Let me preface these thoughts with some shocking information: I’d never been to sleepaway camp before this!
For this reason, I HAD to join DAO Camp. I first heard about DAO Camp – a diverse group of 70 DAO founders, builders, core contributors, and investors – on Twitter. Intrigued, I inserted myself in as many Twitter conversations about DAO camp as I could, and eventually snagged a coveted “interview” and invitation to attend.
The trip promised to thrust me out of my comfort zone, but I welcomed this discomfort as a part of the discovery process. What drove me? I was curious as to why we were all still here in a bear market, committing ourselves to building decentralized organizations when many voices already publicly proclaimed that DAOs have issues.
At around 6:15 p.m, the shuttle arrived to Camp Champions in Marble Falls, TX and I was immediately met with nostalgia for a life I’d seen only on tv:
A family style welcome dinner, a torch lighting ceremony, terrifying torrential rainstorm, and a soaked group therapy session later, DAO camp had officially kicked off. By nightfall, as we all shivered semi-soaked around a fire pit, we abandoned any dream that this weekend would be warm. We settled into what felt like an apt metaphor for it all.
I thought back to the permaculture lessons of DAO survival from our Decent retreat in the freezing temperatures of Crested Butte, CO in January. Huddled around yet another fire in the freezing cold, I set out to learn why I kept opting-in to these experiences.
Why do I love DAOs this much?
What was clear by bedtime on the first night was that despite the current bear market and the many challenges facing decentralized organizations, everyone at camp was passionate about continuing to build and innovate.
Whether we were working on governance, protocol development, community experience, or something else we were all united by a desire to create a more transparent, equitable, and decentralized future.
Another thing that became clear was that I should have made my bed during daylight hours.
Camp is making your bed by cell phone flashlight in the pitch black.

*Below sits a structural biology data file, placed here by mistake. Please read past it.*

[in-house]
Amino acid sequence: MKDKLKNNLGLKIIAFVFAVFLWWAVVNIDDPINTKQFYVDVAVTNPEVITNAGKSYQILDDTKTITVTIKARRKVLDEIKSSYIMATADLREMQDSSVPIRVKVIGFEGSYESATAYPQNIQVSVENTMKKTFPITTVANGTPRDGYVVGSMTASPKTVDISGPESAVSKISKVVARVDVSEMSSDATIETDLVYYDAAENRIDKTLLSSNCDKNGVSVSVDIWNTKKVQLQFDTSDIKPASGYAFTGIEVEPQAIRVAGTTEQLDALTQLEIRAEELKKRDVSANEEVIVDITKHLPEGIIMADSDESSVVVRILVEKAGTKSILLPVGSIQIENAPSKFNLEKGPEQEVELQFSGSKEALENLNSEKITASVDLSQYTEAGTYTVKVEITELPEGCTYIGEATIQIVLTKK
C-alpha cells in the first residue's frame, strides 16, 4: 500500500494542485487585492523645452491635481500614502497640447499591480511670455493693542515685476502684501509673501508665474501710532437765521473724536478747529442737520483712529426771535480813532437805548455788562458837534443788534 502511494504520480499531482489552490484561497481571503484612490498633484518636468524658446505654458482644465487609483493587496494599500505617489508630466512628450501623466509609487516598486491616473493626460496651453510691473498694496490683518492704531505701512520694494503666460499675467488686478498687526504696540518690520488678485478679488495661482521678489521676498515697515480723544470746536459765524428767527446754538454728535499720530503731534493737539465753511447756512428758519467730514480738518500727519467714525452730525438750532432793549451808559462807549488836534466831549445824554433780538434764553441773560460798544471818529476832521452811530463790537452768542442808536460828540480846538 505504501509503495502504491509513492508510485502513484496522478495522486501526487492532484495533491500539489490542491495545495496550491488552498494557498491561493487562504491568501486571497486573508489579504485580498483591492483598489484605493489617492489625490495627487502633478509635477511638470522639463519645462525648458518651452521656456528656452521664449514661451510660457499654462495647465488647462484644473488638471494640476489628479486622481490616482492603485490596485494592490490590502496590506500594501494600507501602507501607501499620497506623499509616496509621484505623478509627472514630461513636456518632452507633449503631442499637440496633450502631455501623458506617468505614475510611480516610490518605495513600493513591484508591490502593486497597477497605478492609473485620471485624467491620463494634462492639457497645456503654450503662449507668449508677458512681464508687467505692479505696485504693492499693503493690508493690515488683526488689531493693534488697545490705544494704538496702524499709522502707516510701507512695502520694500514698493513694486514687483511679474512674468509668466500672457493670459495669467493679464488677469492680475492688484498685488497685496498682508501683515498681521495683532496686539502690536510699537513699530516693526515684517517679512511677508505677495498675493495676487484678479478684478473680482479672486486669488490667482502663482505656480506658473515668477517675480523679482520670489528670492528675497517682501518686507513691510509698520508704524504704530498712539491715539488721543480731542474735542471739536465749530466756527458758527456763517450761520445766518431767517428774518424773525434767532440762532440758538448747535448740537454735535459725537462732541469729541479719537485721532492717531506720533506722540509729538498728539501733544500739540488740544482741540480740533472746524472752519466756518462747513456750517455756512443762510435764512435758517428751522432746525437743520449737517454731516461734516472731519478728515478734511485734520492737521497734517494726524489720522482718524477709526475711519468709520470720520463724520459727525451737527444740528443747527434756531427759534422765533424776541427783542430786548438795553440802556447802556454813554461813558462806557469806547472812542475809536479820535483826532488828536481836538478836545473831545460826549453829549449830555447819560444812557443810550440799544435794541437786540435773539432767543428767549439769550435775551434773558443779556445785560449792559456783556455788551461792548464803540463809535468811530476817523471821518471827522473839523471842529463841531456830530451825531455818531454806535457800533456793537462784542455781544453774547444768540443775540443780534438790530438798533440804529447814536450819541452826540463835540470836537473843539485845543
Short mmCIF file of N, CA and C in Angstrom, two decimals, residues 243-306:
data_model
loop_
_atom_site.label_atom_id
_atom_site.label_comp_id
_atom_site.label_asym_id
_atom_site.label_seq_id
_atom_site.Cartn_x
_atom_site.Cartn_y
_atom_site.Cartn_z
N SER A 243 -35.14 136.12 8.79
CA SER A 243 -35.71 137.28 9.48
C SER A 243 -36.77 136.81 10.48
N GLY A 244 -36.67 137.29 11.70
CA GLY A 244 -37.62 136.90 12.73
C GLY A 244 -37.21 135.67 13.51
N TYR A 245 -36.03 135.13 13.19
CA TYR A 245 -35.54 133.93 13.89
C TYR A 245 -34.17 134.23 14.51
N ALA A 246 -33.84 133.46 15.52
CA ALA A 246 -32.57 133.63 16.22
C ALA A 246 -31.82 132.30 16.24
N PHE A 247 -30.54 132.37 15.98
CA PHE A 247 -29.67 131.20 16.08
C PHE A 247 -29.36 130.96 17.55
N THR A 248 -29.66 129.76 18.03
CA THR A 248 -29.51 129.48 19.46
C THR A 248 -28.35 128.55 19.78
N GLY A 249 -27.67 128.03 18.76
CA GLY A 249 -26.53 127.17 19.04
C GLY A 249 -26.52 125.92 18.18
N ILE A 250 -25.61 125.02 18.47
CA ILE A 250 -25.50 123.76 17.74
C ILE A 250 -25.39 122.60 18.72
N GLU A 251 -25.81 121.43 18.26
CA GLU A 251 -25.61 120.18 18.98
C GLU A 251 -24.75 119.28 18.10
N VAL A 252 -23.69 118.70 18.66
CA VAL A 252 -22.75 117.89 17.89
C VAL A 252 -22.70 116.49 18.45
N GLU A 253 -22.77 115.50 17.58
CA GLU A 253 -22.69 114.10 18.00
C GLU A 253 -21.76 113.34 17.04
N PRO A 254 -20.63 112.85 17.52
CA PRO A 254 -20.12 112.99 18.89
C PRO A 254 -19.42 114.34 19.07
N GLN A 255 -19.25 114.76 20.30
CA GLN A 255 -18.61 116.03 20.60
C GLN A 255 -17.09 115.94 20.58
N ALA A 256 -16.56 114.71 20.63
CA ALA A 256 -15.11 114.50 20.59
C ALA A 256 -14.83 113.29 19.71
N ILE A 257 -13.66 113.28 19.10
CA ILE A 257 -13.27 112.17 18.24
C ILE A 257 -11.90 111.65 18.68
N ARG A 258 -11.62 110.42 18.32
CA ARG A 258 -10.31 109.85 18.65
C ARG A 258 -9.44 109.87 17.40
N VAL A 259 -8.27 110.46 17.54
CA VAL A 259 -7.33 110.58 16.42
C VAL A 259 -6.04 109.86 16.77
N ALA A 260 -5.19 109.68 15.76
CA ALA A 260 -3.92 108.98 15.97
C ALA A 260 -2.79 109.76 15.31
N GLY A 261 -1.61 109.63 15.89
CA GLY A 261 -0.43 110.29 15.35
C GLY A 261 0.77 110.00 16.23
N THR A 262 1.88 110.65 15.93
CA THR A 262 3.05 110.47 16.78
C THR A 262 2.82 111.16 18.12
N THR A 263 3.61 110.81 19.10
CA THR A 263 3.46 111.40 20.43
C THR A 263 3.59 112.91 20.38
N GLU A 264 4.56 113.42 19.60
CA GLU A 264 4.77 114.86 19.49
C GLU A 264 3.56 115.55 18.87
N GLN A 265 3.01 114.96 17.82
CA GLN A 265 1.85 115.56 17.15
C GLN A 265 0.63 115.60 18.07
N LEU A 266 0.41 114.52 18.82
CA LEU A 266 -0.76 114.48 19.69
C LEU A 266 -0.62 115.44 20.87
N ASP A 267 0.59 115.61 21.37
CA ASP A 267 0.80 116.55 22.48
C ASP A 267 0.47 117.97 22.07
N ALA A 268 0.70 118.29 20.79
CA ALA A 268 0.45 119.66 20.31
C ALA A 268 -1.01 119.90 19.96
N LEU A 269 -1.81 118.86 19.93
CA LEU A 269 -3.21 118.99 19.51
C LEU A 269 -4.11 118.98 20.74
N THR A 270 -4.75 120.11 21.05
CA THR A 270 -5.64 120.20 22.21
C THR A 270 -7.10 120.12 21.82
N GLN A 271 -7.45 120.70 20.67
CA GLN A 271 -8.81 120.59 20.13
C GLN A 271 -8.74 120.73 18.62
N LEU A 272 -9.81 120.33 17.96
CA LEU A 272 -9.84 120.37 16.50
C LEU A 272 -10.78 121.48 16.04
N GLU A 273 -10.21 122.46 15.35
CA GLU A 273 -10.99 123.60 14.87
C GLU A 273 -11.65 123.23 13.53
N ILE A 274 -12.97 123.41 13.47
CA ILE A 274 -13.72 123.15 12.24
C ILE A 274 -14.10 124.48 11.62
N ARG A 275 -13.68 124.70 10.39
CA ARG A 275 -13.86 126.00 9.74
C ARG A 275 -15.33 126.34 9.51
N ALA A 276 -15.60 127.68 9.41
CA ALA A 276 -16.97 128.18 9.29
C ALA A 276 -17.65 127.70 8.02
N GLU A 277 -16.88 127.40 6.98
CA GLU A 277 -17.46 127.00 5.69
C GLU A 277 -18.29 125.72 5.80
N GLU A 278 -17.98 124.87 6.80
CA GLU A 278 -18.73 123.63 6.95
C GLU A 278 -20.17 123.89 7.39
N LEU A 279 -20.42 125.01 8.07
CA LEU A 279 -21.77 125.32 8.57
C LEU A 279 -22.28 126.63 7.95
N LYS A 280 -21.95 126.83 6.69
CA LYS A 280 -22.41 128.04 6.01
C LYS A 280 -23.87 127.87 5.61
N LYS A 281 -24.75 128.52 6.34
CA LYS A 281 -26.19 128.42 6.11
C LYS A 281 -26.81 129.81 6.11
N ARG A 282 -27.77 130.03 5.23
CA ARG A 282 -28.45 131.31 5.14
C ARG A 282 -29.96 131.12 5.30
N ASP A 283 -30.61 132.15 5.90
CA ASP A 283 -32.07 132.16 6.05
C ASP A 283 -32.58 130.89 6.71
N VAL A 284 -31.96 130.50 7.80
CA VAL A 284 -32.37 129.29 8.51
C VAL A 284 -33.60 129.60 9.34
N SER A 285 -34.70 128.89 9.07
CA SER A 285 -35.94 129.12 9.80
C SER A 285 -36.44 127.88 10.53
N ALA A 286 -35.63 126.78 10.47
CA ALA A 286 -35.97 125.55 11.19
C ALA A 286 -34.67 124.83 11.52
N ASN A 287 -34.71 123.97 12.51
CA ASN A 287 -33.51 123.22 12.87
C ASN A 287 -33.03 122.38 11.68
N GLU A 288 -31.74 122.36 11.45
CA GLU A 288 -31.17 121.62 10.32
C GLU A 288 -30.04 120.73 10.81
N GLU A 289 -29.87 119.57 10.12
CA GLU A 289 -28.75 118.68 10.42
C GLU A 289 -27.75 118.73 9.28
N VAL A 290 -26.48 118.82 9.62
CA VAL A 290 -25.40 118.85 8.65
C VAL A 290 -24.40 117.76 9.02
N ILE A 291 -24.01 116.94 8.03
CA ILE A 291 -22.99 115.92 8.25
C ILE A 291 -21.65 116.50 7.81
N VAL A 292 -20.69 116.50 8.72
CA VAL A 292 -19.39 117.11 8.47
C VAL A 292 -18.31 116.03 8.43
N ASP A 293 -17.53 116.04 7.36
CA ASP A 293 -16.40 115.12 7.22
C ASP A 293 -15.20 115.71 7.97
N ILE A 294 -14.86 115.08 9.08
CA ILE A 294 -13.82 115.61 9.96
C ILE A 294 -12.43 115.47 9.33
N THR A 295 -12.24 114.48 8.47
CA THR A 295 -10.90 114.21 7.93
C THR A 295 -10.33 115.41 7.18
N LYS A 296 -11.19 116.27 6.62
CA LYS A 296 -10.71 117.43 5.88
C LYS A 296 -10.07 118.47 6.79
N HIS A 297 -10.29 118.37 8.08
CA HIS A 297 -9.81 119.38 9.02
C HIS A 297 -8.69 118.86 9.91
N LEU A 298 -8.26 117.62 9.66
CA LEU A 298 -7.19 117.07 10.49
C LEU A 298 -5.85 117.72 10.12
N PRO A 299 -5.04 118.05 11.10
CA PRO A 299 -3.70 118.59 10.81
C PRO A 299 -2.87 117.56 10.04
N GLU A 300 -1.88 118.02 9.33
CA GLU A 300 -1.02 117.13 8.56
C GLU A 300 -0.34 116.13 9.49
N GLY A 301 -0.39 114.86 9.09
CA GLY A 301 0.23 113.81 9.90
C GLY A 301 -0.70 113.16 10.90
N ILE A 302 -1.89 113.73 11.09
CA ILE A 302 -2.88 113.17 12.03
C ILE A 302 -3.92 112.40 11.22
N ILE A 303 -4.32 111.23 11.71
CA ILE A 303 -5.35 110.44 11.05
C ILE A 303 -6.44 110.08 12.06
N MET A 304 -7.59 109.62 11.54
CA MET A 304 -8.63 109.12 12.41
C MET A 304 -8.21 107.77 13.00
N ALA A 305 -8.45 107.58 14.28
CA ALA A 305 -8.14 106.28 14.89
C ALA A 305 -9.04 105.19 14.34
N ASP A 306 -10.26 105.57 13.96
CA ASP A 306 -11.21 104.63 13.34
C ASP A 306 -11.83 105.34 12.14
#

I developed the mantra “Camp is…” to remind myself to lean into the discomfort of the experience.
Camp is not having enough blankets for 30 degree nights.
Camp is showing up in Texas with swimsuits but being met with sweater weather.
Camp is high storm winds attacking the structural integrity of our cabins all night.
DAY 2 & DAY 3
Camp is missing breakfast.
Camp is thinking your whole cabin slept in… but it was just you and everyone else got dressed quietly and left you.
I was hungry, but not deterred. I set out for the day with a specific goal in mind: to engage with other DAO campers and learn from their experiences and insights. I wanted to understand what motivated us to dedicate our lives and this weekend to decentralized organizations.
When I arrived at our first day of full programming, I knew I was in the right place. We started with a spectrum game. On one end of the town hall space was a sign that read “AGREE” and on the complete opposite end of the space was a sign that read “DISAGREE”. The rules were simple: the hosts would read a statement about DAOs and each individual would find a spot in the room along the spectrum of AGREE or DISAGREE that most accurately reflected his or her views on the statement. Our only other instructions were to make a mental note of who was on the opposite end of the room, and who we found ourselves surprised to be next to. Then, the game began: